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SeaViews: Insights from the Gray Havens 
February 2000

(formerly the _Rochester Rag_, formerly the _News from Detroit_)

Motto: The surest way to get a reputation for being a trouble maker these days is to go about repeating the very phrases that the Founders used in the struggle for independence.

-- C.A. Beard


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On last month's Fix;

the answer to last month's Fix,
"Is it a problem if the Chinese now own both side os the Panama Canal?"

Let me put it this way, the week that the Canal was turned over from the US Military to the Panamians, the nightly news interviewed the Commander on teh scene who said that the Panamanian military will now well prepared to assume control. The White House echoed those sentiments. Within the month, it was announced that the Chinese had bought the Canal and would be reponsible for security. Now either US intelligence was totally flat footed that this deal was going down - or they knew but had orders from above to keep it quiet.

Given the history of campaign contributions - what do you think is likely?

This move will come back to haunt us.

On the Washington Primary;

Today, my fellow state citizens and I cast our ballots for the respective presidential candidates. Politics in Washington is a bit odd. We are an open primary state - which means that one does not have to declare party affiliation. It also means that the two primary parties are not obligated to count our votes. It works like this:one can declare oneself to be an independent, a Republican, or a Democrat. Votes that are cast on an independent ballot are ignored. Declared republican votes are actually counted.  Declared Democratic votes are used to assign delegate percentages in the states Democratic caucuses which than actually vote for the candidate. [Interestingly, there is no guarantee that once at the caucus delegates that claimed allegiance to one candidate cannot switch their minds.]

On John McCain;

Those of you with short memories may not recall the so-called "Keating 5". Let me help you out.

In the mid 1980's, Ronaldus Magnus deregulated Savings and Loans so they could compete better with banks. However, large deposits in banks were covered by FSDIC insurance - those in S&Ls were not (that was in Ron's plan originally - but it was dropped by the Dem Congress). Many S&L CEO's made bad investements, lost their investors money, and were called to task for it. Ultimately, the US taxpayer ponied up about $400-500 Billion to make those S&Ls solvent.

Now lets look at McCain's stance on campaign finance reform. In 1987, Democrats were trying to restrict political action committees, set up a system of  public financing for Senate campaigns and limit  spending on Senate candidates. During the debate, McCain derided Common Cause (who supported the bill) as ''uncommon cause,'' and characterized the bill, S.2, as a blatant power grab by Democrats. In particular he railed against the proposal to provide public financing of campaigns. Despite the Democrats' eight tries over two years to pass the bill, John McCain and his Republican colleagues killed the reform.

That stance changed radically in 1990. Then, when a similar reform bill reached the Senate floor, McCain dropped all his objections and voted for the Democrats' campaign finance reform. What changed?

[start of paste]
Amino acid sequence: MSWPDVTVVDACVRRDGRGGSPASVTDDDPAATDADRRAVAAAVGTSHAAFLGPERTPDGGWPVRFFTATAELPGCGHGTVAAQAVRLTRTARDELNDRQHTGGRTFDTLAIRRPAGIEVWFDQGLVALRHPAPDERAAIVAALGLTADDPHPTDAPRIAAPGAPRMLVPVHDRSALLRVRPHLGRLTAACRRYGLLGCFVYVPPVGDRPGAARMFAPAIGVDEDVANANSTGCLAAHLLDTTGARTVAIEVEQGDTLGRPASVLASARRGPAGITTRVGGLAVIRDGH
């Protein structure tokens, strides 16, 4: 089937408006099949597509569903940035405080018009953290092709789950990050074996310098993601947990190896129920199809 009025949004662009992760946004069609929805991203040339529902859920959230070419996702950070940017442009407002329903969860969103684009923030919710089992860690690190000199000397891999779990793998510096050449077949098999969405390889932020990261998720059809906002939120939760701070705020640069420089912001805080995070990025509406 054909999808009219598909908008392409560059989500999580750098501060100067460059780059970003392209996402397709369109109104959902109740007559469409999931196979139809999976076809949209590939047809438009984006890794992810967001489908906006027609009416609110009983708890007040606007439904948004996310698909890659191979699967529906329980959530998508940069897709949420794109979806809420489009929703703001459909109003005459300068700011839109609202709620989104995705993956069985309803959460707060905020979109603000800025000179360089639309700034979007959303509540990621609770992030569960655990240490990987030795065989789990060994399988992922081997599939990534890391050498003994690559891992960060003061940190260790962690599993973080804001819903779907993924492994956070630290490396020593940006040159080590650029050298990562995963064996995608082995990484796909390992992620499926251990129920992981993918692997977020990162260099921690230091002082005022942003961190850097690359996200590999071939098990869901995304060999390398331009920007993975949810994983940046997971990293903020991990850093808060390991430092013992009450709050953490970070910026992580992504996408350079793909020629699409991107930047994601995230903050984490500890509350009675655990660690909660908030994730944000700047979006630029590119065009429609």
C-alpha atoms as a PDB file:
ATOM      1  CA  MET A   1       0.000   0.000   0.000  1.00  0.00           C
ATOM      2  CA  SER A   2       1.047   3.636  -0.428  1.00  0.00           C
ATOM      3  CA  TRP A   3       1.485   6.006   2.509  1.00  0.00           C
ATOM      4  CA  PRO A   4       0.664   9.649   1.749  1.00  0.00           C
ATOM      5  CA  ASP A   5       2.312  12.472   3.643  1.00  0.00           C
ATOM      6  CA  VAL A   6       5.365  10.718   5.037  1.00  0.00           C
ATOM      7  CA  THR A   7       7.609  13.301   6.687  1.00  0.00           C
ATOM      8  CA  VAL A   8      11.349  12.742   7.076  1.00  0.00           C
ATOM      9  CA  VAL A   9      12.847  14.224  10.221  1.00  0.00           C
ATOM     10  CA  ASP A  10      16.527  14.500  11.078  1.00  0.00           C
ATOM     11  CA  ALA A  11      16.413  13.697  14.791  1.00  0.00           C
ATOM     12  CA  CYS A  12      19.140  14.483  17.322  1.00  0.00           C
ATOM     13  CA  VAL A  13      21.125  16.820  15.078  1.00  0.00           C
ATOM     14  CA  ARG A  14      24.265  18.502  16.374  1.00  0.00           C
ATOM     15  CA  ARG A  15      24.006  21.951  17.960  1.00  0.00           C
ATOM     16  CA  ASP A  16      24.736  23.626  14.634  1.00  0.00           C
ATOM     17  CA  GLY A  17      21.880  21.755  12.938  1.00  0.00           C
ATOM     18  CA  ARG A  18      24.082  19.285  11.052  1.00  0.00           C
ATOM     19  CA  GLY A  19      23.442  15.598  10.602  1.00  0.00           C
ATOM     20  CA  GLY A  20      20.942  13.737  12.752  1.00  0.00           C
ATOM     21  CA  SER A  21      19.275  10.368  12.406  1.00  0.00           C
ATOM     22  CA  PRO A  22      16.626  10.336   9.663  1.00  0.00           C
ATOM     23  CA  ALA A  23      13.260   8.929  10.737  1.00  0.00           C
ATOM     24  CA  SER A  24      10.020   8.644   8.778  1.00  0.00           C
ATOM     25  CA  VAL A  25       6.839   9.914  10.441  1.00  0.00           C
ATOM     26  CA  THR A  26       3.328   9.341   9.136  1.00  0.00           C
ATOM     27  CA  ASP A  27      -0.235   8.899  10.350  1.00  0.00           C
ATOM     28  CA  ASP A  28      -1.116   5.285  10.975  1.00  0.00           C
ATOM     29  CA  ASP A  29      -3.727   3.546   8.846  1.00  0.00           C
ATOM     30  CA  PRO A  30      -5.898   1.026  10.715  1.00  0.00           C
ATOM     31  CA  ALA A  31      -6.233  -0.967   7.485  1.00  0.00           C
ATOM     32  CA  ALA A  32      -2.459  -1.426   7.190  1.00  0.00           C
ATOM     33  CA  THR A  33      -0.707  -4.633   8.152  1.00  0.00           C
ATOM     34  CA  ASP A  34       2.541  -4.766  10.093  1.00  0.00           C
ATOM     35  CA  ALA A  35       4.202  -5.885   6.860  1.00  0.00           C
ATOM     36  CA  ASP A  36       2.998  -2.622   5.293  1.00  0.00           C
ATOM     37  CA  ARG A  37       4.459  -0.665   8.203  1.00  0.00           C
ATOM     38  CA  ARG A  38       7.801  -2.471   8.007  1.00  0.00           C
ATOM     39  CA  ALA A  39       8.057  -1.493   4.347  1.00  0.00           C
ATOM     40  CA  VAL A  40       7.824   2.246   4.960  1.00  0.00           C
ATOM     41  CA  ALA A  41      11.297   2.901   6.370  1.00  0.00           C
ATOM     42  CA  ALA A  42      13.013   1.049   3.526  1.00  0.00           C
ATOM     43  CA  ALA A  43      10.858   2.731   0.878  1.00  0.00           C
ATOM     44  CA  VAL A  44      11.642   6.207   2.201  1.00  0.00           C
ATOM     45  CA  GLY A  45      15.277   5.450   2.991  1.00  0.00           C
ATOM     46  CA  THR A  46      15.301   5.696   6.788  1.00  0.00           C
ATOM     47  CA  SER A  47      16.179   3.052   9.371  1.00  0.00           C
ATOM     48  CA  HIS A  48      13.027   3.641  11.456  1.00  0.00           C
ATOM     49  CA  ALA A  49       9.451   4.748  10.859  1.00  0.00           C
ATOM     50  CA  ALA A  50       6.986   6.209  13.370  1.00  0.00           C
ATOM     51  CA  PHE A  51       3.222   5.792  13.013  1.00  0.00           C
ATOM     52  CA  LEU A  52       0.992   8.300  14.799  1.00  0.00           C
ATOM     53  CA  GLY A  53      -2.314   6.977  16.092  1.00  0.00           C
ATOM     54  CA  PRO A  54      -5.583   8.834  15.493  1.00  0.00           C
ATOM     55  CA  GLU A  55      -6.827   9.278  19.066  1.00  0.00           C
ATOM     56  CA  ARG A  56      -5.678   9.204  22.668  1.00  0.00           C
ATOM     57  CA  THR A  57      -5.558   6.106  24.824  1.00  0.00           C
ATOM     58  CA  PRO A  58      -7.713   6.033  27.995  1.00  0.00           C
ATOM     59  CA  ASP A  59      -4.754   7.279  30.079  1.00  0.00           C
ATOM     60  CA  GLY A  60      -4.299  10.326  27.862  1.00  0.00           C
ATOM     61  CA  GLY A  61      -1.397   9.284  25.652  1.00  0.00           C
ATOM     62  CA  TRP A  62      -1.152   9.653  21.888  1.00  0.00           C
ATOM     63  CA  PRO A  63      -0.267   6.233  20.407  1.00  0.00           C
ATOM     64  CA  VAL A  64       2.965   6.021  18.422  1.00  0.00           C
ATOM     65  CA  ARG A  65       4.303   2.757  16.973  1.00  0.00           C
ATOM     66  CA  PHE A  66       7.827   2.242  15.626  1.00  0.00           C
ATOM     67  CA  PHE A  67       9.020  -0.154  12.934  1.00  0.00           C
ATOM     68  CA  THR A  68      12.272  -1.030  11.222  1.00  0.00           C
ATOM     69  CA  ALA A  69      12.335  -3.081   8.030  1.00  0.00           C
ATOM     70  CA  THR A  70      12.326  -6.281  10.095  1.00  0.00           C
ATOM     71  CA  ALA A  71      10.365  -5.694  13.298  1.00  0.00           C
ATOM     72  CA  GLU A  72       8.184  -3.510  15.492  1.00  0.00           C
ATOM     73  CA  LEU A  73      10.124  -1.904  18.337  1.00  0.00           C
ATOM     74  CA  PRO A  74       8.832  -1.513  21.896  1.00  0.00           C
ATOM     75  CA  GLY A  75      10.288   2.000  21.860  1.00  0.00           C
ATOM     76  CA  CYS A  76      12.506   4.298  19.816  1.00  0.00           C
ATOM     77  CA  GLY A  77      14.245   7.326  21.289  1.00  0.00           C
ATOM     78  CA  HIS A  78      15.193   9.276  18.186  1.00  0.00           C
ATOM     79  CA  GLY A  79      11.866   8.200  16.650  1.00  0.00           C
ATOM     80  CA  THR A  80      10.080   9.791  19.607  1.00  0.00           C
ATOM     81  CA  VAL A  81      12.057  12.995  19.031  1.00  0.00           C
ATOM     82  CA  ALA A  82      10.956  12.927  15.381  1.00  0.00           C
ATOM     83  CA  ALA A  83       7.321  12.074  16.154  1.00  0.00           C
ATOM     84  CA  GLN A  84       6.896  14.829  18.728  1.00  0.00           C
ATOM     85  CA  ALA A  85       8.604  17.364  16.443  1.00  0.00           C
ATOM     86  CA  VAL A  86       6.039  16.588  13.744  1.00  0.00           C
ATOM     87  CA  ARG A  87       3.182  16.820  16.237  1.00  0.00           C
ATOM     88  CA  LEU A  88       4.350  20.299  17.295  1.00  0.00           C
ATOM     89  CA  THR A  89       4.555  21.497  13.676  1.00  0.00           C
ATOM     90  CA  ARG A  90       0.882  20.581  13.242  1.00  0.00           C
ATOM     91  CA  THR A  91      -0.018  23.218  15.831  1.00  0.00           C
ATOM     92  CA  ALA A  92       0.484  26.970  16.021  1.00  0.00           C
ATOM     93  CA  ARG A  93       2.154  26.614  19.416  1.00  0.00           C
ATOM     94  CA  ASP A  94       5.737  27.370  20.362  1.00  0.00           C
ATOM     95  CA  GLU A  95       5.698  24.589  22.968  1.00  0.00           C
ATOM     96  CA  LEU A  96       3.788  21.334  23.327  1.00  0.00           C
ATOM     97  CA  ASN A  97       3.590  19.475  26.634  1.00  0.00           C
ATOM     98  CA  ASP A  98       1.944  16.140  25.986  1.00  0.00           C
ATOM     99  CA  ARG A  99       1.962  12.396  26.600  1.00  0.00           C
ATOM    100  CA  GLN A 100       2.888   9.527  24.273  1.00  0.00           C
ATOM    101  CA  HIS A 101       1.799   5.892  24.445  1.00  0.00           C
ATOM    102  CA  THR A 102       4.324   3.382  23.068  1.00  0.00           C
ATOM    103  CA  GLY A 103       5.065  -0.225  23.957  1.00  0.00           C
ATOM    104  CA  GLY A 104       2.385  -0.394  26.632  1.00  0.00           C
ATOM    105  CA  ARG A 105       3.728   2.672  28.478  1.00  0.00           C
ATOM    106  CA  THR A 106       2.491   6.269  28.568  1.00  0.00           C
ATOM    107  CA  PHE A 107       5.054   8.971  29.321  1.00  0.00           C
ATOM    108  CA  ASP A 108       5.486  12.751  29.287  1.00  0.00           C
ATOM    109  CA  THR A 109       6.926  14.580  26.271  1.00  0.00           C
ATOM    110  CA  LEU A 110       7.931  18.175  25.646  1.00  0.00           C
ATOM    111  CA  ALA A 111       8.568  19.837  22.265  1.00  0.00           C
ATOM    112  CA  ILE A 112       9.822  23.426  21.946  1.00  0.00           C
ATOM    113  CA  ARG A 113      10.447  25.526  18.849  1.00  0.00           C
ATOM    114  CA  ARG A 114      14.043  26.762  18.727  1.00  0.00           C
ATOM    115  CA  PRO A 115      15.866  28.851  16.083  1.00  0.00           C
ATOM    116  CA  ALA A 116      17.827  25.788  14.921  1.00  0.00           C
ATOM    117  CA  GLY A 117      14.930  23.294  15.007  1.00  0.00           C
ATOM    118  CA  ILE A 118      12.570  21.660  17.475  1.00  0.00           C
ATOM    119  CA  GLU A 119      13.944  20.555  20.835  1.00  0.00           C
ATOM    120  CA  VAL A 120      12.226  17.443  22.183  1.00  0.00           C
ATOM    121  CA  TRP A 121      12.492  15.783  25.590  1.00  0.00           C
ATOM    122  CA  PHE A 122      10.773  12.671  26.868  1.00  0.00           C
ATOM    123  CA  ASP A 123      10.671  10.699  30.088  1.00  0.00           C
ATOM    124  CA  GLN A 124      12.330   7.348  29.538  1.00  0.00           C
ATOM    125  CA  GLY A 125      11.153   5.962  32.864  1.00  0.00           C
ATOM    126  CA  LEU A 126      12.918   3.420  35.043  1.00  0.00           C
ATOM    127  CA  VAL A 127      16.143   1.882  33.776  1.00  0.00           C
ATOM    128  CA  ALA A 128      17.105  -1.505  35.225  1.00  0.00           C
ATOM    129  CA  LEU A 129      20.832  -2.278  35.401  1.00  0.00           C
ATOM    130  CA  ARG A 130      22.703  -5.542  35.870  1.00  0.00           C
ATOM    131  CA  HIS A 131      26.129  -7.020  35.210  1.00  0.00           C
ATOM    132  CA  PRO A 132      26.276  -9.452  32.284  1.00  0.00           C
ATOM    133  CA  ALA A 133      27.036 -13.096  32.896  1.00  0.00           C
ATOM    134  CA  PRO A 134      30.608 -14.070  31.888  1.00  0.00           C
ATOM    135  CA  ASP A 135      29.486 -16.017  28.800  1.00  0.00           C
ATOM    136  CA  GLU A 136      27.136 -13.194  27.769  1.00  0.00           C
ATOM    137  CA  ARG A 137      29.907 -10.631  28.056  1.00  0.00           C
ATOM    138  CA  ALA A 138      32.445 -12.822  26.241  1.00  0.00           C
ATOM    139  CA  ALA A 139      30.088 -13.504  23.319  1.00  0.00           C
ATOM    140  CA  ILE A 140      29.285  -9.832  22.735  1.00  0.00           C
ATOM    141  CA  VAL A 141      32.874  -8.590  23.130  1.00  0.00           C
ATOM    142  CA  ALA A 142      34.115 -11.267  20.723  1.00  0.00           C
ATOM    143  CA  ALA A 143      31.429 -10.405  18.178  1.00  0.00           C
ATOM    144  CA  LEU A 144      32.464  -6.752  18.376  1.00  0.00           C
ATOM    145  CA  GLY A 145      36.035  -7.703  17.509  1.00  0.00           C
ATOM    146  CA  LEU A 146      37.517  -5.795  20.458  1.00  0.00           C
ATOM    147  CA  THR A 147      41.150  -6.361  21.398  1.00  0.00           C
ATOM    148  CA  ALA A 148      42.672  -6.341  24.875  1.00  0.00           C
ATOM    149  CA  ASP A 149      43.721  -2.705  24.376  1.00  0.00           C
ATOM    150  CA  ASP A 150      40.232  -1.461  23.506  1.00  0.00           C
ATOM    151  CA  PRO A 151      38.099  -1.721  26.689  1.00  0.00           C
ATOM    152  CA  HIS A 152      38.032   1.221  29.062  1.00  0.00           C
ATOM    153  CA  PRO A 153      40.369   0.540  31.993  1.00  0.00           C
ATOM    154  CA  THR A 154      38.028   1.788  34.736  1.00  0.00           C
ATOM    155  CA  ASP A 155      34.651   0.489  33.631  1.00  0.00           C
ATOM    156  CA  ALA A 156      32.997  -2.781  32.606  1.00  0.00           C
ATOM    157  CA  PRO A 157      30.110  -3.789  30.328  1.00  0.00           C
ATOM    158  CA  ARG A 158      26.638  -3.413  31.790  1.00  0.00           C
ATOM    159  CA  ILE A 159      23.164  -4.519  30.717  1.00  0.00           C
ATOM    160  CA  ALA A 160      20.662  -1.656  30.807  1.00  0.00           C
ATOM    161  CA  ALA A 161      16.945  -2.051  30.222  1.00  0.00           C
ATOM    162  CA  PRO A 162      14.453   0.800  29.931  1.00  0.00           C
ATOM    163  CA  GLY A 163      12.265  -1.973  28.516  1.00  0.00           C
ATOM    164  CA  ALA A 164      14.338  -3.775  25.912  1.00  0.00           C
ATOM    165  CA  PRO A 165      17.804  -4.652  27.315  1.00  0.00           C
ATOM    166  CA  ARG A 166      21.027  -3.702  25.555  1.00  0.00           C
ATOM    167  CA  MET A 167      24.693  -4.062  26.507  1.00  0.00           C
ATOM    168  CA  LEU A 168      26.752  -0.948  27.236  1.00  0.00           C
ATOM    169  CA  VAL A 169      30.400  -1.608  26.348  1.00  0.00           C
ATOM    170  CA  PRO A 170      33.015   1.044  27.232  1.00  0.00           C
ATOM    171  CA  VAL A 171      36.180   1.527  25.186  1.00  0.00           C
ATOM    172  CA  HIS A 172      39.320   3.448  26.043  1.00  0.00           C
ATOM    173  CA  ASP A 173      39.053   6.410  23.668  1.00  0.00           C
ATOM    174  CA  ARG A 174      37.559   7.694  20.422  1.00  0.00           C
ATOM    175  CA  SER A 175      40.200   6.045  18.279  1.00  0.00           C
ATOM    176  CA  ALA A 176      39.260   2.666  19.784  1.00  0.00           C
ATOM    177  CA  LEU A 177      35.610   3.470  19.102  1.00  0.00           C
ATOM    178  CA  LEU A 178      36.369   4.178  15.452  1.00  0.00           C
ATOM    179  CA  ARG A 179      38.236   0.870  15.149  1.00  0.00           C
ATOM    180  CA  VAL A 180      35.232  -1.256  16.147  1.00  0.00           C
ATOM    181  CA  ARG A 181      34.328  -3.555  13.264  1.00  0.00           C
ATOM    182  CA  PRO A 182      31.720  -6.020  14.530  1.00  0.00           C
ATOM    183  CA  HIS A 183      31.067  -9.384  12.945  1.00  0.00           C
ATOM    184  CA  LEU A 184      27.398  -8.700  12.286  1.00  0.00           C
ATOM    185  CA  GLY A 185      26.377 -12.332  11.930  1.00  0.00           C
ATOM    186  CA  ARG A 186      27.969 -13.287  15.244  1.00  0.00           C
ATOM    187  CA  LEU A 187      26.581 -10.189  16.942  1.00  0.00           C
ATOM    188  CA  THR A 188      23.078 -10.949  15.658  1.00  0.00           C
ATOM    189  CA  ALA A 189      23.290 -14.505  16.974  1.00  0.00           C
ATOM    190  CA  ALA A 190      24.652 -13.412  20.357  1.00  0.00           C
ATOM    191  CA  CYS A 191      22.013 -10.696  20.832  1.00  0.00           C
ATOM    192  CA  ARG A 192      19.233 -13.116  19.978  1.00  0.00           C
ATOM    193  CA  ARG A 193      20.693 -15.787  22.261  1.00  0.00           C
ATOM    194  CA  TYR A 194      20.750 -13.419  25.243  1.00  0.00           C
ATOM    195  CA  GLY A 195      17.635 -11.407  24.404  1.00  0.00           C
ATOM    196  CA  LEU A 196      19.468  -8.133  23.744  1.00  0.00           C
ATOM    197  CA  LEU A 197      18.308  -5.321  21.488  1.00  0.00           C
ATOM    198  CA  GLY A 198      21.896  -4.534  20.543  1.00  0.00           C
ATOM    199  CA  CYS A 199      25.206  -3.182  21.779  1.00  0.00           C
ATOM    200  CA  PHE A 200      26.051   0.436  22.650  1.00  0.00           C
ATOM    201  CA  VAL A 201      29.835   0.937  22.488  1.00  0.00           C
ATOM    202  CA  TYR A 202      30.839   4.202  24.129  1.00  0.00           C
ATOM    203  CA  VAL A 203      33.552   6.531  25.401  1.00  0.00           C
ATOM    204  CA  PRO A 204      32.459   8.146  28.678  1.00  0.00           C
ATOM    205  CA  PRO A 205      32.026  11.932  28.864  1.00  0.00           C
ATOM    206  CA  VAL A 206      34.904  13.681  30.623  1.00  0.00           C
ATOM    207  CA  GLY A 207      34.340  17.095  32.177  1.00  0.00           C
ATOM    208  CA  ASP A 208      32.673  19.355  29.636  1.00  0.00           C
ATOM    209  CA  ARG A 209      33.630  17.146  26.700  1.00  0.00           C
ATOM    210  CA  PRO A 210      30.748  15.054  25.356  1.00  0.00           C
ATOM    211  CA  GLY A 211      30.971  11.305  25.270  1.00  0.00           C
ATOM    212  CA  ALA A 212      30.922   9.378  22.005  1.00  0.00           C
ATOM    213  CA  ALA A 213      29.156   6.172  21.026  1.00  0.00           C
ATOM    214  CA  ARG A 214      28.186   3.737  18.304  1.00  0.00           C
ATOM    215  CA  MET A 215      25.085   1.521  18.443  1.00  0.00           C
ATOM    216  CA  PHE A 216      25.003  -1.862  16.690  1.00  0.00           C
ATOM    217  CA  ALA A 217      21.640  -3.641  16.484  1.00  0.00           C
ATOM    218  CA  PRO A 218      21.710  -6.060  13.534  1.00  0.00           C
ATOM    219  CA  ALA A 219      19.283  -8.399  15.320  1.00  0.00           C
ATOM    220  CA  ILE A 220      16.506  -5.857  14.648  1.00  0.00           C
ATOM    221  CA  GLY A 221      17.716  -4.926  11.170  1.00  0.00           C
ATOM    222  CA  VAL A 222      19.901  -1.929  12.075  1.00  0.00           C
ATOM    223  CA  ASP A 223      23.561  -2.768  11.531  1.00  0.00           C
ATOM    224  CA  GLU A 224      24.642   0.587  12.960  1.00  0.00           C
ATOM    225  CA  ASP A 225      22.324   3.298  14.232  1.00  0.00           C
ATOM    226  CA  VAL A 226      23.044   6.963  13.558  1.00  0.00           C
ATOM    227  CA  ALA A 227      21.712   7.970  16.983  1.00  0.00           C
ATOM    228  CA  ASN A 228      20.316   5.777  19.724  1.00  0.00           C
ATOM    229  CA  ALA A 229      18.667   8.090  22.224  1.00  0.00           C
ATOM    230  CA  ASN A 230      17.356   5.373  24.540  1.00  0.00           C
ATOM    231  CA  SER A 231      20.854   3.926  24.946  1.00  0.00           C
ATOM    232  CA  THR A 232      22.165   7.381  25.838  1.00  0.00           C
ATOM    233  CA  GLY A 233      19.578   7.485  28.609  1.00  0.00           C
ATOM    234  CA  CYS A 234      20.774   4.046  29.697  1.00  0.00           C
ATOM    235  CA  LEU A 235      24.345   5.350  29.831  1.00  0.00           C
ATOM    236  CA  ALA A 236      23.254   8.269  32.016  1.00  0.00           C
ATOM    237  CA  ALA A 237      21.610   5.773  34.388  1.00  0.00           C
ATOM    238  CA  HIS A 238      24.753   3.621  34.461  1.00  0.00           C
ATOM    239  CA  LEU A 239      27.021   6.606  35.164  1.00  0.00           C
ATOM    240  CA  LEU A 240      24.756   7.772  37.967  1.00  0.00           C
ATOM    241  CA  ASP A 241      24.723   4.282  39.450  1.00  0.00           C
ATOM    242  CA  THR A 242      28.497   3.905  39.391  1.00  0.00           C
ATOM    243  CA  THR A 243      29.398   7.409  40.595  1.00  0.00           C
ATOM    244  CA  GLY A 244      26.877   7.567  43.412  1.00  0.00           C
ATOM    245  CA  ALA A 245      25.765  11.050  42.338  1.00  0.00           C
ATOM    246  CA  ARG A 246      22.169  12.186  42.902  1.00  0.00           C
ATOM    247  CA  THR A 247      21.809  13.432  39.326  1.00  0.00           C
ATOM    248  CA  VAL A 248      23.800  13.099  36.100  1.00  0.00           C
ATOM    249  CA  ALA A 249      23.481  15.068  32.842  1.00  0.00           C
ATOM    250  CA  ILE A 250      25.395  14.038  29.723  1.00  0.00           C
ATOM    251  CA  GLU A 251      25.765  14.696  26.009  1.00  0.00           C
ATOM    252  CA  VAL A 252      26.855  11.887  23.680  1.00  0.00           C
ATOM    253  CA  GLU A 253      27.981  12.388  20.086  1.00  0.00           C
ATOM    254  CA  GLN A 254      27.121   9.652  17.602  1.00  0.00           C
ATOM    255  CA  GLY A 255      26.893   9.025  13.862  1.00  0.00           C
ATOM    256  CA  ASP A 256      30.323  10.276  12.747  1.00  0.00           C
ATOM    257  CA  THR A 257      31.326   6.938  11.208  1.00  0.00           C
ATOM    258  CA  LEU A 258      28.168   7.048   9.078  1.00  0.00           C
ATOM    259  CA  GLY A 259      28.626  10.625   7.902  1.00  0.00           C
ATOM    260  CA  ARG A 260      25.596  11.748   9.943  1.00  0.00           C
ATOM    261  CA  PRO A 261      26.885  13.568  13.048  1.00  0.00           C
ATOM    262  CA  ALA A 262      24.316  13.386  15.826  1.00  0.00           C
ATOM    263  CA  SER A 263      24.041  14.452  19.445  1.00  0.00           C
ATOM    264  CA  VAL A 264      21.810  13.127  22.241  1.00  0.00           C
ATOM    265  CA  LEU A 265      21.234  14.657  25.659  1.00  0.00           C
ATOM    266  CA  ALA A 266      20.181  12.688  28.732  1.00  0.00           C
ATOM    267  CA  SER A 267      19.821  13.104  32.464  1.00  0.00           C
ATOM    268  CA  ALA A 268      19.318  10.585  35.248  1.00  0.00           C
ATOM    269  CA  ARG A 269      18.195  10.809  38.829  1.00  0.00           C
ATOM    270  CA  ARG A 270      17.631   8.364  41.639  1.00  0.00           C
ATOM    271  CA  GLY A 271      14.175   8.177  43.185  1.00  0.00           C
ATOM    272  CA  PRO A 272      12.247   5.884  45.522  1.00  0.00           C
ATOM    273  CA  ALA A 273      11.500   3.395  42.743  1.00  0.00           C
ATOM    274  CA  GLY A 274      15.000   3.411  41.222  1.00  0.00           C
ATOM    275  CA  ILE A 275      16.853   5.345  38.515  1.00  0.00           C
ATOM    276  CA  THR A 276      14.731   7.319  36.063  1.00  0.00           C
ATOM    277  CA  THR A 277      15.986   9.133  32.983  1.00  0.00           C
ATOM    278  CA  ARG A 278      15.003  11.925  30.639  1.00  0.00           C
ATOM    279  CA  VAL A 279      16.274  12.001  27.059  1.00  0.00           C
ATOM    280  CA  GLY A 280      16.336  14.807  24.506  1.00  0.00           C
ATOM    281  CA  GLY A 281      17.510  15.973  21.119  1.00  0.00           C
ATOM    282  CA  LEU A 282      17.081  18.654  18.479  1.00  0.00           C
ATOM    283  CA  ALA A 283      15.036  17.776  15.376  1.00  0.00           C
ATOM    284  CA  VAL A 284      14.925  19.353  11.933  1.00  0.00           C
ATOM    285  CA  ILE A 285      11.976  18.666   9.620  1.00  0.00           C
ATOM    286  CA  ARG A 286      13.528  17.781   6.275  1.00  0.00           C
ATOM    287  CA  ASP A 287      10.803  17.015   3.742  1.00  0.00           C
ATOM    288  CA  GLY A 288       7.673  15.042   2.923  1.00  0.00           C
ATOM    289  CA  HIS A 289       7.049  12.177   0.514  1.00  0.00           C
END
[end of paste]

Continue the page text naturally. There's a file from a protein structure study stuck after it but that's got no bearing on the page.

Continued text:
In late 1989, news broke that McCain, along with, Sens. Alan Cranston, D-Calif., Dennis DeConcini, D-Ariz., Donald Riegle, D-Mich., and John Glenn,  D-Ohio, had pressured bank regulators to go easy on Charles Keating, head of the failed Lincoln Savings and Loan Association. Together, the five senators had collected over $1.3 million in contributions from Keating.

By the end of the scandal, Keating was jailed, and Cranston was officialy reprimanded by the Senate.  The Senate Ethics Committee found that McCain hadn't broken Senate ethics rules. But it officially admonished McCain because he ''exercised poor judgment in intervening with regulators.''

''It may have been very unfair that Sen. McCain was included,'' said says Larry Sabato, director of the     University of Virginia Center for Governmental  Studies. ''It was pretty obvious that the Democrats were desperate to find a Republican so that they didn't have a pure Democrat scandal. They picked a man who had  done almost nothing wrong in that episode.''

Despite the Keating Five scandal, it was clear that McCain was a rising political star with presidential  ambitions. McCain is a frequent guest on the Sunday morning political talk shows where he talks about everything from foreign policy to tax policy to campaign finance reform. He also enjoys friendly ties with the Washington  press corps.

''It is my belief that this legislative effort to adopt campaign finance reform is due in part to a desire to overcome what might have been his primary obstacle on the campaign trail - the Keating Five episode,'' said Sabato. ''Now reporters rarely raise the issue, and they are almost all his cheerleaders.''

For now. I guarantee you folks that if Al Gore has one shred of intelligence and faces McCain in November, he will start talking about campaign finance reform as if  he invented it, and thereby unload those bullets from McCain's armoury. And in that instant, the liberal media will tar and feather McCain on the Keating Cross.

Guest Editorial:

"Reformer" McCain? Bunk.

     By L. Brent Bozell III
     February 24, 2000

     If youíre a conservative considering voting for Sen. John McCain, youíre a fool.

     At least thatís what McCain and his political hit squad think. Bill Clinton conducted perhaps the
     greatest smokescreen presidential campaign in recent history in í92. It seems McCain has